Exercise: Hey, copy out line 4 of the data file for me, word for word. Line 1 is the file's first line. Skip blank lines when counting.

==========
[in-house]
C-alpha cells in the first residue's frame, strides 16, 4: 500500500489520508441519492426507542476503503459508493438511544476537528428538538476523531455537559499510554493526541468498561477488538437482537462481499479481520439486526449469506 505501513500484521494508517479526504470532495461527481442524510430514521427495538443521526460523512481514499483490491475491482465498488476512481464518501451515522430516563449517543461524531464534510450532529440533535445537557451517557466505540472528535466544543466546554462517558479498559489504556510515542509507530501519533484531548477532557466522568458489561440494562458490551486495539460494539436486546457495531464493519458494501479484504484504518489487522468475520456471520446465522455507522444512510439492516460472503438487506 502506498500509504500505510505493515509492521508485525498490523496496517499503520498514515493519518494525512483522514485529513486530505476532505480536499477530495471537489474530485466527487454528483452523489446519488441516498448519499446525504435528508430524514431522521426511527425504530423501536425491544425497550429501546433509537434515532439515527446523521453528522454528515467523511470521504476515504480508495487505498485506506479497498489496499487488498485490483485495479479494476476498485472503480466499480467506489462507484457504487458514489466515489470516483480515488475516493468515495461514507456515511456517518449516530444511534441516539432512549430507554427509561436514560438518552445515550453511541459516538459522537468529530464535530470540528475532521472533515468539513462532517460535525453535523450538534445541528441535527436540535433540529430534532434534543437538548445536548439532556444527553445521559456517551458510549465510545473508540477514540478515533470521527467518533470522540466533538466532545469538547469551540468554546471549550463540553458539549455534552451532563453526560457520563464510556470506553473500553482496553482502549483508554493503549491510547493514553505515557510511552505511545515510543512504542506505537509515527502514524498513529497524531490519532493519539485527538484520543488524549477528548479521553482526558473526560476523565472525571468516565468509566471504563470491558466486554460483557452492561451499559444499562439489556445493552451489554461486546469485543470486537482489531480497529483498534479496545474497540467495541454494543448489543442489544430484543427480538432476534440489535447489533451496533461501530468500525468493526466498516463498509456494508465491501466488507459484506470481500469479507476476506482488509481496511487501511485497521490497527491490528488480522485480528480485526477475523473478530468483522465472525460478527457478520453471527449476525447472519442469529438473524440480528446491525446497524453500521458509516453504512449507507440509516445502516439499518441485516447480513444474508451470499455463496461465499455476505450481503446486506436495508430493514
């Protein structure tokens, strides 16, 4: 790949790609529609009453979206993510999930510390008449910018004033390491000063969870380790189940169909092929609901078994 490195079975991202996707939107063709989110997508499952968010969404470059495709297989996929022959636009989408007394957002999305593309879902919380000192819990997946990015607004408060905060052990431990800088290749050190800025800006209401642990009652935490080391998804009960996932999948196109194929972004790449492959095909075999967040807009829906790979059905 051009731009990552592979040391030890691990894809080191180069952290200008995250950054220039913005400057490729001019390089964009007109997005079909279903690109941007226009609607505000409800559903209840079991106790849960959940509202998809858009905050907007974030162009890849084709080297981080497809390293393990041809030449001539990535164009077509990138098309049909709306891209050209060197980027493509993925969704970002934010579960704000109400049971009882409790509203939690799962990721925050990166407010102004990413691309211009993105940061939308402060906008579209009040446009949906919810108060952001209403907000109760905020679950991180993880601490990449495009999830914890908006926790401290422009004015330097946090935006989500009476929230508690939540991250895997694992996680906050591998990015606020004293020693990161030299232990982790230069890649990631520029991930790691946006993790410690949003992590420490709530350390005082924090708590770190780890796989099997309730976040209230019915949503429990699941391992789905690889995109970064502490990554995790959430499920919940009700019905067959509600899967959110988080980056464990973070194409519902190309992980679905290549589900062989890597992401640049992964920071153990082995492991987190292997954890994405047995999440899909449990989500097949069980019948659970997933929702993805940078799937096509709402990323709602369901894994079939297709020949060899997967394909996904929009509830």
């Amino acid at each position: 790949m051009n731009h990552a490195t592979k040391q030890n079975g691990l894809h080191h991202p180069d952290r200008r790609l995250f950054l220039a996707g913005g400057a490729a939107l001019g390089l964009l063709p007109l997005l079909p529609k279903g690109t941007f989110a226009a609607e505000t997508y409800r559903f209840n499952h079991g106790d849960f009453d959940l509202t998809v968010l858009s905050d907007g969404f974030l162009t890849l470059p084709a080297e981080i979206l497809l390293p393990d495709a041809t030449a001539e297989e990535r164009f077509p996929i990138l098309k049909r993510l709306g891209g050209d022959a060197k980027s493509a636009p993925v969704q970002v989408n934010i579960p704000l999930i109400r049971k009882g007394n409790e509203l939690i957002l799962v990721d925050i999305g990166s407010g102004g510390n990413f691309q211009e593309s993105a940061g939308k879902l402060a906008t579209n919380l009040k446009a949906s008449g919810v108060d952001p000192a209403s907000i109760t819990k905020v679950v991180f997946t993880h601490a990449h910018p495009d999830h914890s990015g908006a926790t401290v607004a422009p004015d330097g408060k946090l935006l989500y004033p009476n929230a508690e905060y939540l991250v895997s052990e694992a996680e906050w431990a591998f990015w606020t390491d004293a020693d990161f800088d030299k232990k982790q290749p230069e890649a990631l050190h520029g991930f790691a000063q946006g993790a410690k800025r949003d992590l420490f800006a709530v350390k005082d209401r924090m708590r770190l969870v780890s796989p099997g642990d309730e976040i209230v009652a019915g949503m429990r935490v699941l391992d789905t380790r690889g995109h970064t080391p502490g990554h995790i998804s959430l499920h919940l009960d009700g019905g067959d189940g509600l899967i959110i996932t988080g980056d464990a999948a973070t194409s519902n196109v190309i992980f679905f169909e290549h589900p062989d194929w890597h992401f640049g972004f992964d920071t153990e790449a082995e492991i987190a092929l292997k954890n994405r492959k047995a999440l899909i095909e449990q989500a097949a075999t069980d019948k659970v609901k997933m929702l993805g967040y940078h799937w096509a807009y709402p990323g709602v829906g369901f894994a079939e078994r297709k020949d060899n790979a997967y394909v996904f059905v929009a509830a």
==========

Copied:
């Amino acid at each position: 790949m051009n731009h990552a490195t592979k040391q030890n079975g691990l894809h080191h991202p180069d952290r200008r790609l995250f950054l220039a996707g913005g400057a490729a939107l001019g390089l964009l063709p007109l997005l079909p529609k279903g690109t941007f989110a226009a609607e505000t997508y409800r559903f209840n499952h079991g106790d849960f009453d959940l509202t998809v968010l858009s905050d907007g969404f974030l162009t890849l470059p084709a080297e981080i979206l497809l390293p393990d495709a041809t030449a001539e297989e990535r164009f077509p996929i990138l098309k049909r993510l709306g891209g050209d022959a060197k980027s493509a636009p993925v969704q970002v989408n934010i579960p704000l999930i109400r049971k009882g007394n409790e509203l939690i957002l799962v990721d925050i999305g990166s407010g102004g510390n990413f691309q211009e593309s993105a940061g939308k879902l402060a906008t579209n919380l009040k446009a949906s008449g919810v108060d952001p000192a209403s907000i109760t819990k905020v679950v991180f997946t993880h601490a990449h910018p495009d999830h914890s990015g908006a926790t401290v607004a422009p004015d330097g408060k946090l935006l989500y004033p009476n929230a508690e905060y939540l991250v895997s052990e694992a996680e906050w431990a591998f990015w606020t390491d004293a020693d990161f800088d030299k232990k982790q290749p230069e890649a990631l050190h520029g991930f790691a000063q946006g993790a410690k800025r949003d992590l420490f800006a709530v350390k005082d209401r924090m708590r770190l969870v780890s796989p099997g642990d309730e976040i209230v009652a019915g949503m429990r935490v699941l391992d789905t380790r690889g995109h970064t080391p502490g990554h995790i998804s959430l499920h919940l009960d009700g019905g067959d189940g509600l899967i959110i996932t988080g980056d464990a999948a973070t194409s519902n196109v190309i992980f679905f169909e290549h589900p062989d194929w890597h992401f640049g972004f992964d920071t153990e790449a082995e492991i987190a092929l292997k954890n994405r492959k047995a999440l899909i095909e449990q989500a097949a075999t069980d019948k659970v609901k997933m929702l993805g967040y940078h799937w096509a807009y709402p990323g709602v829906g369901f894994a079939e078994r297709k020949d060899n790979a997967y394909v996904f059905v929009a509830a």